Tuesday 13 November 2012


Three years ago, I published an article in Opticon1826 entitled “Angels, Putti, Dragons and Fairies: Believing the Impossible” (http://www.opticon1826.com/article/view/opt.070906). The contents of the article were taken up by the media e.g. http://www.telegraph.co.uk/topics/christmas/6860351/Angels-cant-fly-scientist-says.html and there was some lively discussion at the time on blogs and websites. All of it was about angels – no-one cared as much about the other types of winged creatures/persons that had been described.

It appears that angels have a special significance for us. We like to have the notion of guardian angels; of angels that link us to Paradise after death; and angels who attend to our Deities. Our images are benign, often reflective in pose, and always with wings that are feathered. Why those images? Well, the uncomfortable answer is that our illustrations of angels originally copied statues of winged deities from Greek mythology (although we would never accept that, would we?).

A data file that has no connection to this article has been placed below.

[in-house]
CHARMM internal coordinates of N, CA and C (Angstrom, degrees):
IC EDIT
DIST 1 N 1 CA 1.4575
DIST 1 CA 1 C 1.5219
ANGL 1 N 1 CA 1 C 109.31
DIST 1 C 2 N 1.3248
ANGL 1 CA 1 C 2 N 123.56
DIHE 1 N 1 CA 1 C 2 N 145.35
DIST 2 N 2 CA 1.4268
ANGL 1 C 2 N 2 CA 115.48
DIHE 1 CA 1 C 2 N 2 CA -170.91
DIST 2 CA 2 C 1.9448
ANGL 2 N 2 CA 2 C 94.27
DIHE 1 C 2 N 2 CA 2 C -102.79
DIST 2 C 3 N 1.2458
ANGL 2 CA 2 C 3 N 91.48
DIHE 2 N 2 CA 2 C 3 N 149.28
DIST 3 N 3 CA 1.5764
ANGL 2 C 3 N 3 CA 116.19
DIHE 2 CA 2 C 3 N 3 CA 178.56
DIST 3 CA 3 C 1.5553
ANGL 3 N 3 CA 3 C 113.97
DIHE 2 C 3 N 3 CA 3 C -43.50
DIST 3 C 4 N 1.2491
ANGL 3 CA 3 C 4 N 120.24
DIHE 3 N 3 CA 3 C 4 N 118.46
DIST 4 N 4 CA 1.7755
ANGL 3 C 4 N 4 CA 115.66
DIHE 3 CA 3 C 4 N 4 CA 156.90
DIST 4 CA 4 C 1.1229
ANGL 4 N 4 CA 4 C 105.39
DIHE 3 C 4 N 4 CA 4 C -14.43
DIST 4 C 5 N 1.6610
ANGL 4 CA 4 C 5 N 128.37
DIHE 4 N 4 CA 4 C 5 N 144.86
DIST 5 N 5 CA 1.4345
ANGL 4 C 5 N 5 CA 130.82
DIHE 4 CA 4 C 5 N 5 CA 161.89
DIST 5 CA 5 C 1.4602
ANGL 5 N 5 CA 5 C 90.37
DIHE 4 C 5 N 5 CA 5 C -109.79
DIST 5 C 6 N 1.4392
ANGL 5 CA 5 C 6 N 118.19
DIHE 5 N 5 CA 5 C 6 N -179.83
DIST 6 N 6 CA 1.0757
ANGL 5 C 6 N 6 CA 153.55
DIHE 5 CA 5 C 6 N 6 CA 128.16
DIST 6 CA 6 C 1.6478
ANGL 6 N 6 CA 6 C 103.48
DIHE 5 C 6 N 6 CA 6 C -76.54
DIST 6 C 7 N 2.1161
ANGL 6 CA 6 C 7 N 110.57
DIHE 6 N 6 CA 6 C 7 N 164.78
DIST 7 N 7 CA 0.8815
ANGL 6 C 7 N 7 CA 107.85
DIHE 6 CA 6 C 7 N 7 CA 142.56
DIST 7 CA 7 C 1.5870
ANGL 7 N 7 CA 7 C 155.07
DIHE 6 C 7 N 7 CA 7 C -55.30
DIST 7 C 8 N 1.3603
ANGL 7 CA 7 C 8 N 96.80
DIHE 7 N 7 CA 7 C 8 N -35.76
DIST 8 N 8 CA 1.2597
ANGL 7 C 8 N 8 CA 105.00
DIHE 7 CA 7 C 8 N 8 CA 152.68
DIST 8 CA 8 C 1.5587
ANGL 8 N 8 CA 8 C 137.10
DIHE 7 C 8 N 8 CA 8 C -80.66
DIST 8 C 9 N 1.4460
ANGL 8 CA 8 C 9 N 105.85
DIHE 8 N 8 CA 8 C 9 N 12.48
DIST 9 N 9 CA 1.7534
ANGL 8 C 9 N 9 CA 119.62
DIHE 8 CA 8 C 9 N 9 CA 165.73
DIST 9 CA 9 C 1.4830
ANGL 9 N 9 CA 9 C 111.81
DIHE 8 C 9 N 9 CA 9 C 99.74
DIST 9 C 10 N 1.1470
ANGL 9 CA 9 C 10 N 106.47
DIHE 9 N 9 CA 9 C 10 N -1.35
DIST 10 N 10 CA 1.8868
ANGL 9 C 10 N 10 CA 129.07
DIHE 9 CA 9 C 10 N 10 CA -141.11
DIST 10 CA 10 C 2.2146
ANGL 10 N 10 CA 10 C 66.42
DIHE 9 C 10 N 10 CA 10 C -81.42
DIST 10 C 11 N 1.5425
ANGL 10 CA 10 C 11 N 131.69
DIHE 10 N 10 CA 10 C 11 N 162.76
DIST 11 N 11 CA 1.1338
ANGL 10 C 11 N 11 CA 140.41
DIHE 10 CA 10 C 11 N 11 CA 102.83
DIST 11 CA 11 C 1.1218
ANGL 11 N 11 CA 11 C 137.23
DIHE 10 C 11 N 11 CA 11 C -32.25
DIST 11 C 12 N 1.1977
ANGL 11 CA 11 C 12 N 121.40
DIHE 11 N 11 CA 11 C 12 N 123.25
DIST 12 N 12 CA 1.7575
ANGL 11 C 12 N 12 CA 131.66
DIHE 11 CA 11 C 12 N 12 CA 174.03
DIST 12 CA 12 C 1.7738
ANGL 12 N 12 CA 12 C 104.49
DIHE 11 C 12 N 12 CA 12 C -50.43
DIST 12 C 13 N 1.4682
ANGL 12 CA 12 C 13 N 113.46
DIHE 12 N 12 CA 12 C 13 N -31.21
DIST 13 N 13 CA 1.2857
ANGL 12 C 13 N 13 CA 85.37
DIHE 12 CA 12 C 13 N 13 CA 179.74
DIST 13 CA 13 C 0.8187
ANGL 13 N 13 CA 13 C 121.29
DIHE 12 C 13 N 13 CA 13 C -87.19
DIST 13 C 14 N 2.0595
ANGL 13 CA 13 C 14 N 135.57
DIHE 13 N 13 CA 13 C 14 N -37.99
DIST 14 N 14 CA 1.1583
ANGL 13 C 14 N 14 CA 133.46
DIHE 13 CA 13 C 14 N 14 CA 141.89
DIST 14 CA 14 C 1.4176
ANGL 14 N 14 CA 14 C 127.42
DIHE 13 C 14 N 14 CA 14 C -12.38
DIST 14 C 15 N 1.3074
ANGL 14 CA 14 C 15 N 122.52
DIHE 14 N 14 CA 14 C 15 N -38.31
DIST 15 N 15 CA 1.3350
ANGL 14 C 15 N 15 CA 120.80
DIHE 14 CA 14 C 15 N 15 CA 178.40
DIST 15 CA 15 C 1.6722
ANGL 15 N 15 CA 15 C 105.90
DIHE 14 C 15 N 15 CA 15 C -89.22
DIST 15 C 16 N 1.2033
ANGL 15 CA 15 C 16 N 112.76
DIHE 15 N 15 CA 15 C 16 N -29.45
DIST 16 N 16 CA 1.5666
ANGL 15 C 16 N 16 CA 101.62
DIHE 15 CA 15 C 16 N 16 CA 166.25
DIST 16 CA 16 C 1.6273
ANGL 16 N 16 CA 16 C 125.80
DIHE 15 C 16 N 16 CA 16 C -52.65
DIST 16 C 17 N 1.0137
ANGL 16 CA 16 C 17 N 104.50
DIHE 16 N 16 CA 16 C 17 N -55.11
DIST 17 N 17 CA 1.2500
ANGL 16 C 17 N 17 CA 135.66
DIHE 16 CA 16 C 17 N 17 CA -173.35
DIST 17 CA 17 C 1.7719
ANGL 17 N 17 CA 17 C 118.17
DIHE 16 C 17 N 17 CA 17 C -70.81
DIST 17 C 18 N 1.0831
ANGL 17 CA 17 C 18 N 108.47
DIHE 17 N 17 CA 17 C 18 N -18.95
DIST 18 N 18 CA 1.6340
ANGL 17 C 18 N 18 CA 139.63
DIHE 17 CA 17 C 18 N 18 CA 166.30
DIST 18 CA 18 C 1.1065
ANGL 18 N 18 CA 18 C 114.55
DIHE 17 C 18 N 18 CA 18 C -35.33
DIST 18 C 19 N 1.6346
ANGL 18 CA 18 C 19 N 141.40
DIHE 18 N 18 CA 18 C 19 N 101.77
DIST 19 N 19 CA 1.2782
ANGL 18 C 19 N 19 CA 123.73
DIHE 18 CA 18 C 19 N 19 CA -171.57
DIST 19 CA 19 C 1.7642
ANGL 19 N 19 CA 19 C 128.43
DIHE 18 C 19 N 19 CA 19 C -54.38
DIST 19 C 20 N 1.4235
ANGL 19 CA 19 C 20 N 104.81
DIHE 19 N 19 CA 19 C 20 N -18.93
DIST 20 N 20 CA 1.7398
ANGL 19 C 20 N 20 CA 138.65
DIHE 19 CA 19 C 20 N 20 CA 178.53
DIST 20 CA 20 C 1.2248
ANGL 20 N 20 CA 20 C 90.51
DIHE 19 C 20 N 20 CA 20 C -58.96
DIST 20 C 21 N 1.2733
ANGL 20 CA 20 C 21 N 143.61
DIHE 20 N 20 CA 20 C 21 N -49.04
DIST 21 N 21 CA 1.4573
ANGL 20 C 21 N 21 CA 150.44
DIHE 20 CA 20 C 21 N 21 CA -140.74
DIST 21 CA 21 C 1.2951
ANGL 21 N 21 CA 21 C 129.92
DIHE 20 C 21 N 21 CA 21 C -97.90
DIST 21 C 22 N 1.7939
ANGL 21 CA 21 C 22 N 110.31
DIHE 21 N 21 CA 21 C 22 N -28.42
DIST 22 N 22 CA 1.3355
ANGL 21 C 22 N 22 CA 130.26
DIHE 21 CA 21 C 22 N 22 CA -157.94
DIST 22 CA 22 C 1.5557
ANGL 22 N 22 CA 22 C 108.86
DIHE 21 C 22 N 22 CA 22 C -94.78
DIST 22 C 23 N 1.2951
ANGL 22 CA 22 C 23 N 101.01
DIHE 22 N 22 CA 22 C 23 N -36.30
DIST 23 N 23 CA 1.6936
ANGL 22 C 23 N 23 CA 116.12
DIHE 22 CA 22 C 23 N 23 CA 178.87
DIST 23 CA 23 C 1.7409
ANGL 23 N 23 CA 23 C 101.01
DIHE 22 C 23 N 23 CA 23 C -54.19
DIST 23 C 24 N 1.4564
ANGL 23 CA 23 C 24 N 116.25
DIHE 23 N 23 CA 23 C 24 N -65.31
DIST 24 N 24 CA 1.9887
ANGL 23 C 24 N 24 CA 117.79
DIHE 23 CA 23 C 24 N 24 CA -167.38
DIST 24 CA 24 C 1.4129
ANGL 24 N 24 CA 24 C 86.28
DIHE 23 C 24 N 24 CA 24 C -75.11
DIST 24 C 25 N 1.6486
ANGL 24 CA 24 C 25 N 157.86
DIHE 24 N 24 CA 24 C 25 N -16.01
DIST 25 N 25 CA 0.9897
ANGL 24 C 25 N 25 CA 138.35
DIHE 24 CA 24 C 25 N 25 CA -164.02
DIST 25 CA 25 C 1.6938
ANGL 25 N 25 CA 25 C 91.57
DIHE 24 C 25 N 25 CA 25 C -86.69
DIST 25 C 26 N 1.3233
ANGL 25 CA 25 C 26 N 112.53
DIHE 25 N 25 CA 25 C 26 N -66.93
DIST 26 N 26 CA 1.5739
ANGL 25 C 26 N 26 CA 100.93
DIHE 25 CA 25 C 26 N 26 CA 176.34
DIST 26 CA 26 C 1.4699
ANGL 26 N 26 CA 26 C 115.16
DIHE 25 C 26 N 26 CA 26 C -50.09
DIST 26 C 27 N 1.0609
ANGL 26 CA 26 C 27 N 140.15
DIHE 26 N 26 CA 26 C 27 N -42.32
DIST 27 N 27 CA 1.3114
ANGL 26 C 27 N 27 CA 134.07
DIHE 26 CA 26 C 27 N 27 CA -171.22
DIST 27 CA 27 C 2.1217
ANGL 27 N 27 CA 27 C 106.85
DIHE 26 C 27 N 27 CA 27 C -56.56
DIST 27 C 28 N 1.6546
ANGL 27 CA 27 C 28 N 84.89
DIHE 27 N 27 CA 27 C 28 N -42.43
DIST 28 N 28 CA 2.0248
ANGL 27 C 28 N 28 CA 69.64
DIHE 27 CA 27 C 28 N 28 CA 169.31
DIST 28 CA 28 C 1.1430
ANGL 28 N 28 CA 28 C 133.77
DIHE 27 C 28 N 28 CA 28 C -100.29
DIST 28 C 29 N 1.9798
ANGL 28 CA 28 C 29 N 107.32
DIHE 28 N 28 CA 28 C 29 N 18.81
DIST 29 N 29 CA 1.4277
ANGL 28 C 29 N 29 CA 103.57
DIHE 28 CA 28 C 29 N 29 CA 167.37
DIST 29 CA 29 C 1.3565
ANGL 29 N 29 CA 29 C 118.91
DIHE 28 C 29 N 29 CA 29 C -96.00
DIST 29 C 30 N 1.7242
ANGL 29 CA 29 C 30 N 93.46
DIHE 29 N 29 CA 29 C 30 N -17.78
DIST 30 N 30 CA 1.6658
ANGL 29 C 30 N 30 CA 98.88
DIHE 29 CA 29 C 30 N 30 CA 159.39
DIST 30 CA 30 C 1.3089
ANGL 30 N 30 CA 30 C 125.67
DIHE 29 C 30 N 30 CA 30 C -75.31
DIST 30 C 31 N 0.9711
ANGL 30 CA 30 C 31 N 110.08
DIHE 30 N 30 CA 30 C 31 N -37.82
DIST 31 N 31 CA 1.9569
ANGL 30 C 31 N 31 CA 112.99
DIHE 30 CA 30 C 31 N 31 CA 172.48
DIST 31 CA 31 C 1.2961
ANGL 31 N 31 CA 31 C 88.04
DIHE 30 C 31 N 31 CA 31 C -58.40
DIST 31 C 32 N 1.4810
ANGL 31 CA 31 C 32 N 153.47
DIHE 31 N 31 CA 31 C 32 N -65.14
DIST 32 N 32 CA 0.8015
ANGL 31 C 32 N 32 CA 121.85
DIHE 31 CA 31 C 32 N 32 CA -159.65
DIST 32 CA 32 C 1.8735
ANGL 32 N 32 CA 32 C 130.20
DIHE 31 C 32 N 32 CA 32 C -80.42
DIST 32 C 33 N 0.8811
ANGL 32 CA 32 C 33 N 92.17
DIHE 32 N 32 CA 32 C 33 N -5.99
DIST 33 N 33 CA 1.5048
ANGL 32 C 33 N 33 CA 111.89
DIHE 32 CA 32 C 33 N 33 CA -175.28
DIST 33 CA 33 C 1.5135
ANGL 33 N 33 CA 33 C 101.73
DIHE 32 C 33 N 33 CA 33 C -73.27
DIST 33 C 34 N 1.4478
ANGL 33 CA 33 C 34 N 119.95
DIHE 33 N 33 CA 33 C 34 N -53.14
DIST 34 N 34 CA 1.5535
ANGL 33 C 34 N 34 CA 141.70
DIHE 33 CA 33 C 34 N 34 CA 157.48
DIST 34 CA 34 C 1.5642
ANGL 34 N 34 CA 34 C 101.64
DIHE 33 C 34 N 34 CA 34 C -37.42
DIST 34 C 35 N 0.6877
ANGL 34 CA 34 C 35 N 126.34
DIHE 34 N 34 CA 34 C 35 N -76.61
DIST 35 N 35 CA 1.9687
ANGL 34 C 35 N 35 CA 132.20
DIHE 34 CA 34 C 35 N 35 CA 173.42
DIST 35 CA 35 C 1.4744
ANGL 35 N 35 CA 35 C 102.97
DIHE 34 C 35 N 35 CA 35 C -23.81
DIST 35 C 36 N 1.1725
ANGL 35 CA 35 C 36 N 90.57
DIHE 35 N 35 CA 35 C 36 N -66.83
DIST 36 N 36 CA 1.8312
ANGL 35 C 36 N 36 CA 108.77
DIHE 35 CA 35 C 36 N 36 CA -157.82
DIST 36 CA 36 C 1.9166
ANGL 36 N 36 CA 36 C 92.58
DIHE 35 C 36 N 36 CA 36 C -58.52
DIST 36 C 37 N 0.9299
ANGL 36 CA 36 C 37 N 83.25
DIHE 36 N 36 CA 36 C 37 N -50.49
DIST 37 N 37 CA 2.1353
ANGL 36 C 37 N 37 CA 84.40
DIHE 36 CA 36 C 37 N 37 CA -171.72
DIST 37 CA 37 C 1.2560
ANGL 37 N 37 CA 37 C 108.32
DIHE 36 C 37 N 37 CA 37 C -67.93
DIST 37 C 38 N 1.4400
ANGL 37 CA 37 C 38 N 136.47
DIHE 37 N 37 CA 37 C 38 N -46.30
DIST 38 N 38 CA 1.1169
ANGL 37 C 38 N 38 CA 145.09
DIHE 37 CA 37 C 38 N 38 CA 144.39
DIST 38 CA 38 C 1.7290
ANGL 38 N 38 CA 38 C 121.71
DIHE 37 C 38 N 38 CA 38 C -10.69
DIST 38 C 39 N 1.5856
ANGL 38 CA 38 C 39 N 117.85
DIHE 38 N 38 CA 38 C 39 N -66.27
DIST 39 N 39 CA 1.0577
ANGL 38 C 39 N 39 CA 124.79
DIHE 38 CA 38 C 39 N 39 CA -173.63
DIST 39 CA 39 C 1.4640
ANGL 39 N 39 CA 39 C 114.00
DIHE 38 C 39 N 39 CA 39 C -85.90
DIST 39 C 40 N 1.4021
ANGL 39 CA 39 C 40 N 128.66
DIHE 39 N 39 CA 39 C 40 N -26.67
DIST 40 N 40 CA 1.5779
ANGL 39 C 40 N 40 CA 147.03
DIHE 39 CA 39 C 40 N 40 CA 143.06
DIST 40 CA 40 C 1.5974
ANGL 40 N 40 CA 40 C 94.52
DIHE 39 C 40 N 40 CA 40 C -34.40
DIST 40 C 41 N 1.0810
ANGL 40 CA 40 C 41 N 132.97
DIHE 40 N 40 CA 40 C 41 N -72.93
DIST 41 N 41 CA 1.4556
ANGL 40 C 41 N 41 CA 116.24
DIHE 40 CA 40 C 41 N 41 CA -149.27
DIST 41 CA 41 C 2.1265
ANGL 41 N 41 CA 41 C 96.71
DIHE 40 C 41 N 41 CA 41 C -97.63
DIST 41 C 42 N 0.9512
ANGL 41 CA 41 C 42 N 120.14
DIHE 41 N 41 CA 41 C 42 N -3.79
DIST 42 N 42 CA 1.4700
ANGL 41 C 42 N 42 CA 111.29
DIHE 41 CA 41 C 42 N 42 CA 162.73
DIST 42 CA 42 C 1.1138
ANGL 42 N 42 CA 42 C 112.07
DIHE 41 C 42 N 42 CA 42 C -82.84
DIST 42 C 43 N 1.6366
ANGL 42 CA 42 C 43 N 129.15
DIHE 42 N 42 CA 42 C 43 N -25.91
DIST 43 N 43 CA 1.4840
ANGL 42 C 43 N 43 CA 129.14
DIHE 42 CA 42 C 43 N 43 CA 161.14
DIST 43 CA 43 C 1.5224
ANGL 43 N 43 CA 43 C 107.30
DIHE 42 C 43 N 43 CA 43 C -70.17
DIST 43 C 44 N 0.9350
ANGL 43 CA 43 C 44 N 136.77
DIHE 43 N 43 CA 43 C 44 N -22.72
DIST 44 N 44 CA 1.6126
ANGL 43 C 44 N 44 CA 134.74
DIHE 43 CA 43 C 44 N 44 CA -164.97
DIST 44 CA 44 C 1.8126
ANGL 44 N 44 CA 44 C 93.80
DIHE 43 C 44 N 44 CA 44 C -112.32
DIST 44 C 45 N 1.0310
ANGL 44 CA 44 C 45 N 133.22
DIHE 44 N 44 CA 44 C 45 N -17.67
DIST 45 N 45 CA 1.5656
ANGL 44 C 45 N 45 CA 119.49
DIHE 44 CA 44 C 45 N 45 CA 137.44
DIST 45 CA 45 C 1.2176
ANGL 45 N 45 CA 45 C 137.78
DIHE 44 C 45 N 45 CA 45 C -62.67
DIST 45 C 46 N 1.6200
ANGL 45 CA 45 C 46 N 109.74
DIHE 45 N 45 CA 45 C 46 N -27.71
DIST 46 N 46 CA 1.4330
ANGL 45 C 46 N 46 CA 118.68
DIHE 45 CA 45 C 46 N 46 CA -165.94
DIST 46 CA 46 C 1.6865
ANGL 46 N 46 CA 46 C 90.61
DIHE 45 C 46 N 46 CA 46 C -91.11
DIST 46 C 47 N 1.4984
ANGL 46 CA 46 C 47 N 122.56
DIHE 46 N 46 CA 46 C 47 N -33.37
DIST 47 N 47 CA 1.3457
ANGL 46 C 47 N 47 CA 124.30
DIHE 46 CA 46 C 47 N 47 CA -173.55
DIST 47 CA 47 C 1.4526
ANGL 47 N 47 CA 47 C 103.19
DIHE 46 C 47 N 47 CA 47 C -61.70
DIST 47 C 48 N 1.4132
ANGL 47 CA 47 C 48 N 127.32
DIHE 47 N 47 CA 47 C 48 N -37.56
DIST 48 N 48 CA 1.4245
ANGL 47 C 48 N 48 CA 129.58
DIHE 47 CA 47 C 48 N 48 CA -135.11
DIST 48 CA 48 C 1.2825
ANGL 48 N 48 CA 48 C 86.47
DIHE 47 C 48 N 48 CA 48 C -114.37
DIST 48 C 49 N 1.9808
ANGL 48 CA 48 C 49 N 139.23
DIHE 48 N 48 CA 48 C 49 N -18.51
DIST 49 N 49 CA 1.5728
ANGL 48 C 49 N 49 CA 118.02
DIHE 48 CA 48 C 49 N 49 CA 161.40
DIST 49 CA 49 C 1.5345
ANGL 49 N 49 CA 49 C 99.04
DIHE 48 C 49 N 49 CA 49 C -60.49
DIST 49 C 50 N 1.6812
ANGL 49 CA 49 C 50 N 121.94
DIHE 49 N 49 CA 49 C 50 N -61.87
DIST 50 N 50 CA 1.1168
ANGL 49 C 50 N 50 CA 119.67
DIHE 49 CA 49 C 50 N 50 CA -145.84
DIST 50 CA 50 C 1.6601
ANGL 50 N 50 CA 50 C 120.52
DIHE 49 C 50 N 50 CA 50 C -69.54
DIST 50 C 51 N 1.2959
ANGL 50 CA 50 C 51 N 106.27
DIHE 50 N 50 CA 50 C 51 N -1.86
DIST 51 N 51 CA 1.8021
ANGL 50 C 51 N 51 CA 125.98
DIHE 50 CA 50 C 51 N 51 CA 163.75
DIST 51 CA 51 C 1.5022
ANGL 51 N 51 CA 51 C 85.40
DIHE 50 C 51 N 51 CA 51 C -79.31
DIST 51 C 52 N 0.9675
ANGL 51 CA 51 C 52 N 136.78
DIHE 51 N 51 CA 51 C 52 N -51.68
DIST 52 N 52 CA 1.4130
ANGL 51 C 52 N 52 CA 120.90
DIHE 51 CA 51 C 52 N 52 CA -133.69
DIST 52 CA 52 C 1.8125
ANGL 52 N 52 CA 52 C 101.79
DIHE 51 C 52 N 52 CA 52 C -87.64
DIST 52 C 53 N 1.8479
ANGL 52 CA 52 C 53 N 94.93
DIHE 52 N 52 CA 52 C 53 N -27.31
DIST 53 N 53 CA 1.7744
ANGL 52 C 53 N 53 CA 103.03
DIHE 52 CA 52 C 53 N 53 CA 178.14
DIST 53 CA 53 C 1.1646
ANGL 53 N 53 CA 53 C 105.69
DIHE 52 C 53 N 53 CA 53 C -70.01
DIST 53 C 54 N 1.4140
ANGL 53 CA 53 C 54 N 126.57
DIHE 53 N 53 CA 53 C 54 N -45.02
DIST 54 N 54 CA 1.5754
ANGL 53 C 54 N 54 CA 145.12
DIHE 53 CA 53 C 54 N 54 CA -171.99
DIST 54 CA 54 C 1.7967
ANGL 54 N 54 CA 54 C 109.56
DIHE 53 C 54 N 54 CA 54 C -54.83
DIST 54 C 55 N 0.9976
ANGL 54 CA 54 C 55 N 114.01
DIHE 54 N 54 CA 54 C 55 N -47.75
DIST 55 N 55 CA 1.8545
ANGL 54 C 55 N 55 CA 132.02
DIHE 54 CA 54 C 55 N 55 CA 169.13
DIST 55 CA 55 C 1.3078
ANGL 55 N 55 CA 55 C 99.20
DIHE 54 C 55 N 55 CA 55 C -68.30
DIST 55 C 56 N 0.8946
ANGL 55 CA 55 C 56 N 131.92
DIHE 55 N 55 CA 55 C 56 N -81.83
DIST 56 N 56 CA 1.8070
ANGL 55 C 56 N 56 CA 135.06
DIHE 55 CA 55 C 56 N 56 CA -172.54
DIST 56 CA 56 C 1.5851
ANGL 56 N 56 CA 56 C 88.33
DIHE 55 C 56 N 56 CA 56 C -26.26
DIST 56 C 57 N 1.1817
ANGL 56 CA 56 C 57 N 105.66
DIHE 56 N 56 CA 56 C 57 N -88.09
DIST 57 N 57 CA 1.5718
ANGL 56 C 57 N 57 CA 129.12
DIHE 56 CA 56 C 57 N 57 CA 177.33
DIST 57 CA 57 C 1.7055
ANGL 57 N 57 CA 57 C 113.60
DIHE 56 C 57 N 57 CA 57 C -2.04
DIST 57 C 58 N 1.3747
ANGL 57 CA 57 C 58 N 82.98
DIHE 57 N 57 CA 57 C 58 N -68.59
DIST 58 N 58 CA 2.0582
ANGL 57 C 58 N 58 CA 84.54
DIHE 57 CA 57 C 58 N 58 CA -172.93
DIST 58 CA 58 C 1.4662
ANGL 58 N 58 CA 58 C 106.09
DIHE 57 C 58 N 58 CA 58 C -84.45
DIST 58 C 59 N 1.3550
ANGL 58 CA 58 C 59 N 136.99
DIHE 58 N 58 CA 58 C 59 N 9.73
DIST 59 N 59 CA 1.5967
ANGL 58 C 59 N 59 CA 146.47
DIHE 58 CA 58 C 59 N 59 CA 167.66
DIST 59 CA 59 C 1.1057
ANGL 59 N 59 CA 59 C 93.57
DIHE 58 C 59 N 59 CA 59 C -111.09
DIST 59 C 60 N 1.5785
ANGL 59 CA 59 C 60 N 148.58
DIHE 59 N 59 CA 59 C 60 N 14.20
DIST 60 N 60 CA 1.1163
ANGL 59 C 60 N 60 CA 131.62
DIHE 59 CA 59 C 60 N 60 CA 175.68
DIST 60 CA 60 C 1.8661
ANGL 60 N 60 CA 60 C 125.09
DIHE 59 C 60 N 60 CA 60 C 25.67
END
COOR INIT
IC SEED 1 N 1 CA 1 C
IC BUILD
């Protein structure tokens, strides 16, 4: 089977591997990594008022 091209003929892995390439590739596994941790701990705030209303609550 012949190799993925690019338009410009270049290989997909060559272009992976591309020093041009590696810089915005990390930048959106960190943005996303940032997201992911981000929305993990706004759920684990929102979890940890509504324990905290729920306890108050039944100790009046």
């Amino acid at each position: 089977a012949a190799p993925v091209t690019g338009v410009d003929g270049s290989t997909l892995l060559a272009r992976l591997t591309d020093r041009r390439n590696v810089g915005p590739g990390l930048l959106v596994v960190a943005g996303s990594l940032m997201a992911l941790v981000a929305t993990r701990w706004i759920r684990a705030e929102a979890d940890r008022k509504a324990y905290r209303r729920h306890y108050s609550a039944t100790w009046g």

There are images of bird-winged angels everywhere – in churches, cemeteries, art works, etc. Why, if there is no basis for them? The article in Opticon1826 suggested some reasons but, whether we believe in angels or not, it is extraordinary to think that we accept the ancient conventions on their appearance, yet we have so little information to support this view from the Holy Books of the major western religions.

It is not for me to comment on how angels manifest their presence, but what basis is there for believing they look like this?:

 Why bring make-believe into religion? Faith is surely much too important for that?

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